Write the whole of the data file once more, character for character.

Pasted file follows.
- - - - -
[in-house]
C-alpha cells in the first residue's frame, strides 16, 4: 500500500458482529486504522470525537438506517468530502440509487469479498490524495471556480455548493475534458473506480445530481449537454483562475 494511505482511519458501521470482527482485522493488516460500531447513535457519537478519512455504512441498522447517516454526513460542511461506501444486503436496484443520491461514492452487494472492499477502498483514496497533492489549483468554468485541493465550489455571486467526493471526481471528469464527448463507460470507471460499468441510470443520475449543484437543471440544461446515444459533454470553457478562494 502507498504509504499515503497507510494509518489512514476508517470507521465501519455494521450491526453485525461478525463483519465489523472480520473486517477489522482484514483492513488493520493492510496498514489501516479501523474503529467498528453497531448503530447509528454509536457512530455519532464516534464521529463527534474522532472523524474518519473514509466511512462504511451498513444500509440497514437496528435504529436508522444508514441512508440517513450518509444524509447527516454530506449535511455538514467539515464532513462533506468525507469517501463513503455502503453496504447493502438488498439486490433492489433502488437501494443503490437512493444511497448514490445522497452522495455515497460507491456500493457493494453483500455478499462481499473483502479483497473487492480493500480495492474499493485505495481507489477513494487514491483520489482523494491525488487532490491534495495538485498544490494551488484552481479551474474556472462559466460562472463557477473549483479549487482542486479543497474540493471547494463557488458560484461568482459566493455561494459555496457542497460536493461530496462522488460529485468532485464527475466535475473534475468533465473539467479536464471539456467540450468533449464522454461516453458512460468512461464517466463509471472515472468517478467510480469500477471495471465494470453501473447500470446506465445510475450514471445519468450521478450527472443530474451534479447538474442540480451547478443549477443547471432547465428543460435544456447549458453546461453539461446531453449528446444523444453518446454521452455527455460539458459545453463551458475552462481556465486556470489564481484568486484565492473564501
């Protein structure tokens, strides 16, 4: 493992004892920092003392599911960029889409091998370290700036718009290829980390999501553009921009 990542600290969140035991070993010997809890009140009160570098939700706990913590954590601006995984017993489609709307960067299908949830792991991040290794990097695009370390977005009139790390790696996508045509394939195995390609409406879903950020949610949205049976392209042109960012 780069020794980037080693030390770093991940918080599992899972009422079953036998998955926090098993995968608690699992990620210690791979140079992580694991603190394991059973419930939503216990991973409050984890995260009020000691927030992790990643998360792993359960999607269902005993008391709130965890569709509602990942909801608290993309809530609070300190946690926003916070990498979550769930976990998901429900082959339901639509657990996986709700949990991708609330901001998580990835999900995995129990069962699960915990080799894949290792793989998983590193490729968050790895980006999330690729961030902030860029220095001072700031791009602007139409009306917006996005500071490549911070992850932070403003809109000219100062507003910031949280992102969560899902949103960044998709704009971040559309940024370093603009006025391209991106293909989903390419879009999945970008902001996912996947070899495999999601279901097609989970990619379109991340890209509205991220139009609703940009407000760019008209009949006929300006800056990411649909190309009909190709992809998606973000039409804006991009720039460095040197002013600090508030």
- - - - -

[in-house]
C-alpha cells in the first residue's frame, strides 16, 4: 500500500458482529486504522470525537438506517468530502440509487469479498490524495471556480455548493475534458473506480445530481449537454483562475 494511505482511519458501521470482527482485522493488516460500531447513535457519537478519512455504512441498522447517516454526513460542511461506501444486503436496484443520491461514492452487494472492499477502498483514496497533492489549483468554468485541493465550489455571486467526493471526481471528469464527448463507460470507471460499468441510470443520475449543484437543471440544461446515444459533454470553457478562494 502507498504509504499515503497507510494509518489512514476508517470507521465501519455494521450491526453485525461478525463483519465489523472480520473486517477489522482484514483492513488493520493492510496498514489501516479501523474503529467498528453497531448503530447509528454509536457512530455519532464516534464521529463527534474522532472523524474518519473514509466511512462504511451498513444500509440497514437496528435504529436508522444508514441512508440517513450518509444524509447527516454530506449535511455538514467539515464532513462533506468525507469517501463513503455502503453496504447493502438488498439486490433492489433502488437501494443503490437512493444511497448514490445522497452522495455515497460507491456500493457493494453483500455478499462481499473483502479483497473487492480493500480495492474499493485505495481507489477513494487514491483520489482523494491525488487532490491534495495538485498544490494551488484552481479551474474556472462559466460562472463557477473549483479549487482542486479543497474540493471547494463557488458560484461568482459566493455561494459555496457542497460536493461530496462522488460529485468532485464527475466535475473534475468533465473539467479536464471539456467540450468533449464522454461516453458512460468512461464517466463509471472515472468517478467510480469500477471495471465494470453501473447500470446506465445510475450514471445519468450521478450527472443530474451534479447538474442540480451547478443549477443547471432547465428543460435544456447549458453546461453539461446531453449528446444523444453518446454521452455527455460539458459545453463551458475552462481556465486556470489564481484568486484565492473564501
């Protein structure tokens, strides 16, 4: 493992004892920092003392599911960029889409091998370290700036718009290829980390999501553009921009 990542600290969140035991070993010997809890009140009160570098939700706990913590954590601006995984017993489609709307960067299908949830792991991040290794990097695009370390977005009139790390790696996508045509394939195995390609409406879903950020949610949205049976392209042109960012 780069020794980037080693030390770093991940918080599992899972009422079953036998998955926090098993995968608690699992990620210690791979140079992580694991603190394991059973419930939503216990991973409050984890995260009020000691927030992790990643998360792993359960999607269902005993008391709130965890569709509602990942909801608290993309809530609070300190946690926003916070990498979550769930976990998901429900082959339901639509657990996986709700949990991708609330901001998580990835999900995995129990069962699960915990080799894949290792793989998983590193490729968050790895980006999330690729961030902030860029220095001072700031791009602007139409009306917006996005500071490549911070992850932070403003809109000219100062507003910031949280992102969560899902949103960044998709704009971040559309940024370093603009006025391209991106293909989903390419879009999945970008902001996912996947070899495999999601279901097609989970990619379109991340890209509205991220139009609703940009407000760019008209009949006929300006800056990411649909190309009909190709992809998606973000039409804006991009720039460095040197002013600090508030």